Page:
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Article
Publication date: 23 November 2020

Riham Mohamed Talaat

Fashion clothing has always been an interesting area for scholarly research on consumer behavior. This paper seeks to gain a better understanding of the youth involvement…

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Abstract

Purpose

Fashion clothing has always been an interesting area for scholarly research on consumer behavior. This paper seeks to gain a better understanding of the youth involvement with fashion clothing in the Egyptian context. Accordingly, the paper considers the Egyptian consumers’ attitude toward fashion involvement by investigating how fashion consciousness and materialism serve as main antecedents of fashion clothing involvement, while also determining the impact of fashion clothing involvement on fashion clothing purchase involvement. This paper aims to test an extended and adapted theoretical model of fashion clothing involvement in Egypt.

Design/methodology/approach

Using non-probabilistic convenience sample, a survey method was used, and 270 valid questionnaires were collected.

Findings

The hypothesized antecedents were found to influence fashion clothing involvement among young Egyptian consumers, which in turn significantly affect its purchasing. Moreover, materialism was also found to partially meditate the relationship between fashion consciousness and fashion involvement. On the other hand, the hypothesized gender role as a moderator between all variables of the study was not supported.

Research limitations/implications

Using a wider population is one avenue future research seeking to replicate this study can pursue. Specifically, because the sample consisted of university students, generalizing the results to non-students can be restricted. Likewise, findings are mainly related to fashion clothing; hence, extending the model to include other product categories can provide more support for the results.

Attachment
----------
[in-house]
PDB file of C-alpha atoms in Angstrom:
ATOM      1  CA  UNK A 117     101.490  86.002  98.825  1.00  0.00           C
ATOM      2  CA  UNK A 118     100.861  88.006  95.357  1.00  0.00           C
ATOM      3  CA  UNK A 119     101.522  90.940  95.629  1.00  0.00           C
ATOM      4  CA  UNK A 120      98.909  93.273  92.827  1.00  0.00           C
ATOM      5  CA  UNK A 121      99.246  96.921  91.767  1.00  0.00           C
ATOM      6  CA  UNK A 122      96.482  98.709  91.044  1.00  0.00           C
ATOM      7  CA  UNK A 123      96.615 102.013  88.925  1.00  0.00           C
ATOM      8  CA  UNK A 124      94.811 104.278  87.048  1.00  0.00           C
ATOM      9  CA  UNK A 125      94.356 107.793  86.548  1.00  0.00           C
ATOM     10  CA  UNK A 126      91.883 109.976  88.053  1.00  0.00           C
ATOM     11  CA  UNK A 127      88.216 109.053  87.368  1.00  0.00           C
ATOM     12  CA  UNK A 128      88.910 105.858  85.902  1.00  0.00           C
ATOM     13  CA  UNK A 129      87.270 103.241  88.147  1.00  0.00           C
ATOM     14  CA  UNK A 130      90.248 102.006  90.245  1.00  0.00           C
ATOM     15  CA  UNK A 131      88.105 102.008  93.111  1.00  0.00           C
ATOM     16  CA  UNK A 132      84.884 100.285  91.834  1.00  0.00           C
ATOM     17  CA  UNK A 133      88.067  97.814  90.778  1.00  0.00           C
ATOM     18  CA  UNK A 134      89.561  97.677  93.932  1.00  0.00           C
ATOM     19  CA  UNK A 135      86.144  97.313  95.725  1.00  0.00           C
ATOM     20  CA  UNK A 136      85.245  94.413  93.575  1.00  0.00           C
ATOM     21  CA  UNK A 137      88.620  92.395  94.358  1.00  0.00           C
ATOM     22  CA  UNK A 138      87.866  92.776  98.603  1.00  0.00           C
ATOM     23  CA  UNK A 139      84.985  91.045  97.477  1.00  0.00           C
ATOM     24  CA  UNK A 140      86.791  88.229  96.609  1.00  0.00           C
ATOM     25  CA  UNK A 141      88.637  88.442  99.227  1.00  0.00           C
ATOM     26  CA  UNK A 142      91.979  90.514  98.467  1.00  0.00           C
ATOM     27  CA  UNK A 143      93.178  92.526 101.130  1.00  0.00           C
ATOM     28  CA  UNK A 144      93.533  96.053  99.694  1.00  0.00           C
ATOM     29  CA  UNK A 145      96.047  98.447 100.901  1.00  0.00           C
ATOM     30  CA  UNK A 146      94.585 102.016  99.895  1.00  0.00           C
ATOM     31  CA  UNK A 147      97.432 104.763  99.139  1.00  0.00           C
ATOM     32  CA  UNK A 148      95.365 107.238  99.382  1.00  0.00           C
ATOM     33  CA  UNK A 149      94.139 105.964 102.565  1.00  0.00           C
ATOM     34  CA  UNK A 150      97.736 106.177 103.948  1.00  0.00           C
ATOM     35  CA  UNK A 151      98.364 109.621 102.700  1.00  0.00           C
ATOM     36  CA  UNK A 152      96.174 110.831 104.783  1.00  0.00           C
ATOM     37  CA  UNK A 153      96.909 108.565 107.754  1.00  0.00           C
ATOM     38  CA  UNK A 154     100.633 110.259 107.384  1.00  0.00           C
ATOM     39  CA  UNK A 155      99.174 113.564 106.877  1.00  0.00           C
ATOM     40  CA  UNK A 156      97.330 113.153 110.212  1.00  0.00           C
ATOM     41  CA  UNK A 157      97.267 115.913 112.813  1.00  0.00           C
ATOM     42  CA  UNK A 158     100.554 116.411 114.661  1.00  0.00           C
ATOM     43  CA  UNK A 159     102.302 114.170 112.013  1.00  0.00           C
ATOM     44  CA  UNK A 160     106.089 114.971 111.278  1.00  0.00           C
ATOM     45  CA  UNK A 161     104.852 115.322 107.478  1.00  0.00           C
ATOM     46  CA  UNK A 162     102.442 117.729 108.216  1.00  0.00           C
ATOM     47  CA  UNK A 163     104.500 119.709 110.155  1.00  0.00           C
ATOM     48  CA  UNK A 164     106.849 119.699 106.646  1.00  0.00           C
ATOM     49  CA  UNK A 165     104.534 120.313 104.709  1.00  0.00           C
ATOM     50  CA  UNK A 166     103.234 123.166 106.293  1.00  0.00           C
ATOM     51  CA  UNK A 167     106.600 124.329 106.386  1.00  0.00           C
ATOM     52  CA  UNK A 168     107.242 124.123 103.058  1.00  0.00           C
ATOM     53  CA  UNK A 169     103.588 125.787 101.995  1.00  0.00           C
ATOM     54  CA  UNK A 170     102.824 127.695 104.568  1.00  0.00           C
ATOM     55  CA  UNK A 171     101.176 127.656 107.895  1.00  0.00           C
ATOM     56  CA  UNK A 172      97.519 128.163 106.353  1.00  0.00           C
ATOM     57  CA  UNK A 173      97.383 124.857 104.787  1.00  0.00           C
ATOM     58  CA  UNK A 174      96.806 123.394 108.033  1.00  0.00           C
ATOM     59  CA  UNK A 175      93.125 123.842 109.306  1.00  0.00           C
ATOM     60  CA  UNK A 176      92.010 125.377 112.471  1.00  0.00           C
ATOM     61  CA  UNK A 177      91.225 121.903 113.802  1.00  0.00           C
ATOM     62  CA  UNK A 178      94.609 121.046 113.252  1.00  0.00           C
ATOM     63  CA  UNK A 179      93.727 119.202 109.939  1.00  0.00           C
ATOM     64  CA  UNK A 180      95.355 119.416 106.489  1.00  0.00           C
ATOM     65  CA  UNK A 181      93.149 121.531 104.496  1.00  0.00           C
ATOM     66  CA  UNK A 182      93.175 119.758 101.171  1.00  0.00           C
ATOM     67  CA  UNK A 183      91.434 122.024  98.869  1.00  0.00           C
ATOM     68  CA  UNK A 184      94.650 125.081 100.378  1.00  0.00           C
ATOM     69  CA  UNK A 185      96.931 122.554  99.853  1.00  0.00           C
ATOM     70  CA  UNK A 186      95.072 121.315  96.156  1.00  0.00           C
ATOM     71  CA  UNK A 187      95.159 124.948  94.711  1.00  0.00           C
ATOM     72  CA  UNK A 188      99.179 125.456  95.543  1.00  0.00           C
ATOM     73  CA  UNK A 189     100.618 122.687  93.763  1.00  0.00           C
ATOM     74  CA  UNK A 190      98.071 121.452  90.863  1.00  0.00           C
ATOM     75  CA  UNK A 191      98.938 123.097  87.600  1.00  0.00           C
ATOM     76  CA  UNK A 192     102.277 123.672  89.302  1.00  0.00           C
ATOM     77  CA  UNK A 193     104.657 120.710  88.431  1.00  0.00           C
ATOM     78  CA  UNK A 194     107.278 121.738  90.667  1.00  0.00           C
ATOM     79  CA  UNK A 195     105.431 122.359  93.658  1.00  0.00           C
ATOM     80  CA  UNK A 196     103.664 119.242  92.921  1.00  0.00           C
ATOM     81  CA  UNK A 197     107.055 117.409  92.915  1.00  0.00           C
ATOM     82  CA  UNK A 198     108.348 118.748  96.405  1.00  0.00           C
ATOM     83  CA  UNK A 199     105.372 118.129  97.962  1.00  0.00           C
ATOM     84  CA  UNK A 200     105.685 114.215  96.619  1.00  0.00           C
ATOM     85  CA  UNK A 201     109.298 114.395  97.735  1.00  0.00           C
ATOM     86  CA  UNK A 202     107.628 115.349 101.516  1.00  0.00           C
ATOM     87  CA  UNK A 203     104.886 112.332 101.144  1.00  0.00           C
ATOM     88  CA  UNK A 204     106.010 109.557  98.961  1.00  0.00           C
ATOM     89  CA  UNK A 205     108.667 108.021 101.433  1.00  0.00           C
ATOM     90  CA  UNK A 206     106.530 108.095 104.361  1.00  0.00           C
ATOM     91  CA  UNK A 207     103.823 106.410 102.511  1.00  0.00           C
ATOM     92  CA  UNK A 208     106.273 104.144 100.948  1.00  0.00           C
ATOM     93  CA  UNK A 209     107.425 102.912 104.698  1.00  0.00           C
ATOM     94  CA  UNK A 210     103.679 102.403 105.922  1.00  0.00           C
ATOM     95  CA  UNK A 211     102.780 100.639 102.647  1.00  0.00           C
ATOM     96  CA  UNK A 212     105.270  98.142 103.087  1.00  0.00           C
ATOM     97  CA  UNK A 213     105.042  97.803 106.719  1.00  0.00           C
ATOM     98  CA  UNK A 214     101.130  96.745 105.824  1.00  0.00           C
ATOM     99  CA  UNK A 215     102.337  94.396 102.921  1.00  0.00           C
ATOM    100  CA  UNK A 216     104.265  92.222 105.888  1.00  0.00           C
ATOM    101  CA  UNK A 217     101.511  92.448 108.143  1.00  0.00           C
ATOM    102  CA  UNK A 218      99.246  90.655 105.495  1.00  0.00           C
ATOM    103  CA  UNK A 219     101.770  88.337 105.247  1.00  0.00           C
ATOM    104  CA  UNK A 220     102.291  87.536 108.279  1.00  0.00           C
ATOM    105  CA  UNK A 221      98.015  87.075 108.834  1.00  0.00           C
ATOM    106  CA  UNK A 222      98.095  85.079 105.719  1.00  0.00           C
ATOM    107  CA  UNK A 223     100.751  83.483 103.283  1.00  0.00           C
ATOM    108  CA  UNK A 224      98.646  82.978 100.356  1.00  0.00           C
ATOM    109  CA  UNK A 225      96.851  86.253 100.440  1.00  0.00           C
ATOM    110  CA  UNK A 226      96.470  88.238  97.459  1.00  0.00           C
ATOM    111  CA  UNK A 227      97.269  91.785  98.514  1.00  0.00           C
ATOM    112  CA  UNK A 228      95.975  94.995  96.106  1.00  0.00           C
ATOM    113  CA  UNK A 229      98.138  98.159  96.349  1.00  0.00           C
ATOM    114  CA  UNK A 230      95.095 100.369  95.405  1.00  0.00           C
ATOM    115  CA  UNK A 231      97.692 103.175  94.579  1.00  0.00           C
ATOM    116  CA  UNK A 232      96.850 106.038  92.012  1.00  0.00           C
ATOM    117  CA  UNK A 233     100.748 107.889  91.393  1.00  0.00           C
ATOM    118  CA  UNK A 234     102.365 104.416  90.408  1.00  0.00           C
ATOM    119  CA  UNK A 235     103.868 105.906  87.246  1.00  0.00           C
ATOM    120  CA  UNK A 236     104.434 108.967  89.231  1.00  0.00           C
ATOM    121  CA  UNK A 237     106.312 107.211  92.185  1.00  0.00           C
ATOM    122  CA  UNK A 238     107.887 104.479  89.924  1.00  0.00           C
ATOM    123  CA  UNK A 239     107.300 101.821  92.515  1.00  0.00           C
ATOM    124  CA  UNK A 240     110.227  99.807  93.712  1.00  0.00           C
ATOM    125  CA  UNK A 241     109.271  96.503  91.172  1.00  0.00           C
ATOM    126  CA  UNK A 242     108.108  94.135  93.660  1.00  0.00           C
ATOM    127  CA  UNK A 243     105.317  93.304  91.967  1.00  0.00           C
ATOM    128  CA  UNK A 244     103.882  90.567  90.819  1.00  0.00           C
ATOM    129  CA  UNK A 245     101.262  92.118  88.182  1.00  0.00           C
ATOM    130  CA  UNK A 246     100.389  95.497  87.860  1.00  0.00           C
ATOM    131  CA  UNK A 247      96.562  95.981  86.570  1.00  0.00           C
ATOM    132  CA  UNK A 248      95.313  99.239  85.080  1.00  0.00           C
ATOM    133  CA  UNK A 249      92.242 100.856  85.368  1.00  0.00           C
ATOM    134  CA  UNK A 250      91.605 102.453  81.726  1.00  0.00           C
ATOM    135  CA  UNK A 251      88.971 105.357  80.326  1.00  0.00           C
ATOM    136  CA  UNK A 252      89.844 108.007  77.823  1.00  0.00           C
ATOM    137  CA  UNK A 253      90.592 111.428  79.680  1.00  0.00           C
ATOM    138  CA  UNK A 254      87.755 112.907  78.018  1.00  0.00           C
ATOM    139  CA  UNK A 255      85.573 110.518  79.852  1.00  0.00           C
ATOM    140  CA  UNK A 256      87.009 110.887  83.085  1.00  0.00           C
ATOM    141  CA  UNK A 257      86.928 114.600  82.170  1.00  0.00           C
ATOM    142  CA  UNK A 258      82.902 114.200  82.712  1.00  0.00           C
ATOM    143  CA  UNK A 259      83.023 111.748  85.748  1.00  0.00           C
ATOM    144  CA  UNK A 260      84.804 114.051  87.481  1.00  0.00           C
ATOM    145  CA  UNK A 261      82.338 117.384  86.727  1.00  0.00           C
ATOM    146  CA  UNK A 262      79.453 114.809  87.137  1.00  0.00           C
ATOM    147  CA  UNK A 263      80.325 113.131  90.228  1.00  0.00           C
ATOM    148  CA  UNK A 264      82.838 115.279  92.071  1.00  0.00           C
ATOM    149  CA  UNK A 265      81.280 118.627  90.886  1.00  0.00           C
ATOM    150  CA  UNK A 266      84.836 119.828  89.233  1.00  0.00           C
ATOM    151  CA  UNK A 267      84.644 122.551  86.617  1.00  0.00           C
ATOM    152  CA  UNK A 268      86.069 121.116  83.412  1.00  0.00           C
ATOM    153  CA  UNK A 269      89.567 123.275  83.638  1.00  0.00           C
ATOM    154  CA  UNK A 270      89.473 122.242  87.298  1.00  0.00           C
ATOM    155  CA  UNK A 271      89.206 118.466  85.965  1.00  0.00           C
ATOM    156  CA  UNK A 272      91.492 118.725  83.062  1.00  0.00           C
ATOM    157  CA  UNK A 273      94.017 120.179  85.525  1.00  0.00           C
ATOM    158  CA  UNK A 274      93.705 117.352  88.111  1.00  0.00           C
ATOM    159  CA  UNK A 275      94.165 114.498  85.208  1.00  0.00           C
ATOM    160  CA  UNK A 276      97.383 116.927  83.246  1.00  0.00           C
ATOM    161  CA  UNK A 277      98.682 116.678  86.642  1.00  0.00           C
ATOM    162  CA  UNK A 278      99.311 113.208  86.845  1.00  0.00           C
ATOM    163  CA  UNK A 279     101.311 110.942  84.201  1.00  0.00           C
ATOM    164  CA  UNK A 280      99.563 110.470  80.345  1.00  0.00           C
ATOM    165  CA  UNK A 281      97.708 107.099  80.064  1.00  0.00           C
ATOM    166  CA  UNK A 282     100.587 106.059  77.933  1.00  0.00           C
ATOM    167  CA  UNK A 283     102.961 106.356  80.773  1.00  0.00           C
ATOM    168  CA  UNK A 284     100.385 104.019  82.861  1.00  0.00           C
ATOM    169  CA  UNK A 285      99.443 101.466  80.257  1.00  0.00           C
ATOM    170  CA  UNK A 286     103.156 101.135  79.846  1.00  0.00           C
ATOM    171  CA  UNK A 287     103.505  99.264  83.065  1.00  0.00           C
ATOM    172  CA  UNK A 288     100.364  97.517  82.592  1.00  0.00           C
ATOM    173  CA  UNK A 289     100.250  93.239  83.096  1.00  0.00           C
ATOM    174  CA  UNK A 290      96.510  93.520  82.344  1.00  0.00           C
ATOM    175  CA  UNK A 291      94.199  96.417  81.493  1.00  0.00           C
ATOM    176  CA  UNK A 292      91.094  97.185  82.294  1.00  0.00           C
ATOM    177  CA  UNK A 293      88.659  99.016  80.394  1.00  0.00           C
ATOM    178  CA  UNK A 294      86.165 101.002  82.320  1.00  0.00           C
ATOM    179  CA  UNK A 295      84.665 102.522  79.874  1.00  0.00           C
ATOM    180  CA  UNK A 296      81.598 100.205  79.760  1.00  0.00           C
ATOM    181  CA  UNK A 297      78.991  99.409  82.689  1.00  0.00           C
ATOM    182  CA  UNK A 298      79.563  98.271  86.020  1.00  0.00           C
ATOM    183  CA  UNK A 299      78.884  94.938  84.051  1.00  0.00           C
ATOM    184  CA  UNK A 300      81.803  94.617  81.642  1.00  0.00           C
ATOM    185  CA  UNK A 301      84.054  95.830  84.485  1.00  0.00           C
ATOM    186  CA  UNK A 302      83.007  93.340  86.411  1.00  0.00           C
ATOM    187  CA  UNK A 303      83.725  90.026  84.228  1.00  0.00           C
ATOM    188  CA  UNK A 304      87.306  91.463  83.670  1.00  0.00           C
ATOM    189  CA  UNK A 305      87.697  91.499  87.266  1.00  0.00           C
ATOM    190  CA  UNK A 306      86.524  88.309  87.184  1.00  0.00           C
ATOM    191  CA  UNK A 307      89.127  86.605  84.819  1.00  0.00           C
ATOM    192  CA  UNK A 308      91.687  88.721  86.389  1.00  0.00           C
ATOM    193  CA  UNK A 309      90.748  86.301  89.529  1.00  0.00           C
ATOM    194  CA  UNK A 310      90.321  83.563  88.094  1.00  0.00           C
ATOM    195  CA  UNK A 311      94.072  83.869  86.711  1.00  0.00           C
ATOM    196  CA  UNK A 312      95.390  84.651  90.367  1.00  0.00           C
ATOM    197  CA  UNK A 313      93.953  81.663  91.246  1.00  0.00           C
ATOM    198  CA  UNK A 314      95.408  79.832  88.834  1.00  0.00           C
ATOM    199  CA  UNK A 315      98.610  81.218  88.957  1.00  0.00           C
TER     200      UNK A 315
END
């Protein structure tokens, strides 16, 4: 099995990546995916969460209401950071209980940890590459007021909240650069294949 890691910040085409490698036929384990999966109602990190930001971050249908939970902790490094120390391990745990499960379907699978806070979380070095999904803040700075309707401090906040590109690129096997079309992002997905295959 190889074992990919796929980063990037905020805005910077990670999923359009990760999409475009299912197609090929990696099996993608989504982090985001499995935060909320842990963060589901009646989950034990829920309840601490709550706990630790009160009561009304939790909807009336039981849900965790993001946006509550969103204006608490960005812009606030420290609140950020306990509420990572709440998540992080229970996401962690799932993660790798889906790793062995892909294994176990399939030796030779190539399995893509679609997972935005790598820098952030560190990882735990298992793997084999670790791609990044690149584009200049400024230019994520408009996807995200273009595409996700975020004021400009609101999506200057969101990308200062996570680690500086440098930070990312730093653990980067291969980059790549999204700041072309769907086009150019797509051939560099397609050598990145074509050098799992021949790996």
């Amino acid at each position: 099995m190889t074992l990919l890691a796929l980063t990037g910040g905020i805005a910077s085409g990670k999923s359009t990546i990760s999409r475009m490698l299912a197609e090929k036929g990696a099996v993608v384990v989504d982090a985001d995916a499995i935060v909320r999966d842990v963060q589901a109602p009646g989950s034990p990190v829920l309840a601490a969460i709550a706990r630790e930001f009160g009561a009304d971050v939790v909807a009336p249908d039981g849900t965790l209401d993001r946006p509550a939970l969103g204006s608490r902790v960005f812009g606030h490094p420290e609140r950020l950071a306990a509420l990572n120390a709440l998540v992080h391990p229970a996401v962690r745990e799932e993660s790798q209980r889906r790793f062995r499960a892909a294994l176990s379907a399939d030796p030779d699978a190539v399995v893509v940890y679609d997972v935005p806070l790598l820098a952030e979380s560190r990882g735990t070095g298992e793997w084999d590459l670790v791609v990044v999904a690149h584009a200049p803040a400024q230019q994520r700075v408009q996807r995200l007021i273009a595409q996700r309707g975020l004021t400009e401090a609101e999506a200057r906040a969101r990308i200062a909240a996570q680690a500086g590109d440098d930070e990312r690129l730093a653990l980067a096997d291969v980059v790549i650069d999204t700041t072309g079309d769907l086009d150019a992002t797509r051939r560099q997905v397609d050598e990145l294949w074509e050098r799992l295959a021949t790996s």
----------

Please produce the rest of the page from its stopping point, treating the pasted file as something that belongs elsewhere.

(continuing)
Practical implications

As the results confirmed that there is a partial significant positive impact of fashion consciousness on fashion clothing involvement via materialism, the paper provides practical implications for fashion marketers to achieve successful communication with fashion-conscious and materialistic young Egyptian consumers. The aim is to develop strategies that are consistent with consumers’ values and communicate appeals to their aspirational lifestyle.

Originality/value

This paper contributes to the limited number of the published manuscripts on the fashion clothing marketing sector in Egypt. There is a void in literature related the investigation of fashion clothing involvement in the developing countries. Accordingly, this paper fills this gap by examining the fashion clothing consumption behavior of young Egyptian students in Cairo University. To the best of the author’s knowledge, it is among the first to investigate the antecedents and motives related to fashion clothing involvement and its purchases among young consumers in the Egyptian context. The paper develops a comprehensive model of fashion clothing involvement to highlight the relationships between fashion involvement and Fashion consciousness, materialism, and fashion clothing purchase-involvement. The paper also contributes to the research by exploring materialism as a mediator between fashion consciousness and fashion involvement constructs, in addition to exploring the gender role as a moderator between all constructs of the study. The study makes theoretical contribution to the body of knowledge around young Egyptian consumers’ fashion clothing involvement and purchase behavior toward luxury fashion clothes, which may be extended to other similar Arab non-Western developing countries. Moreover, it offers managerial insights for establishing effective communications with this potentially lucrative market segment.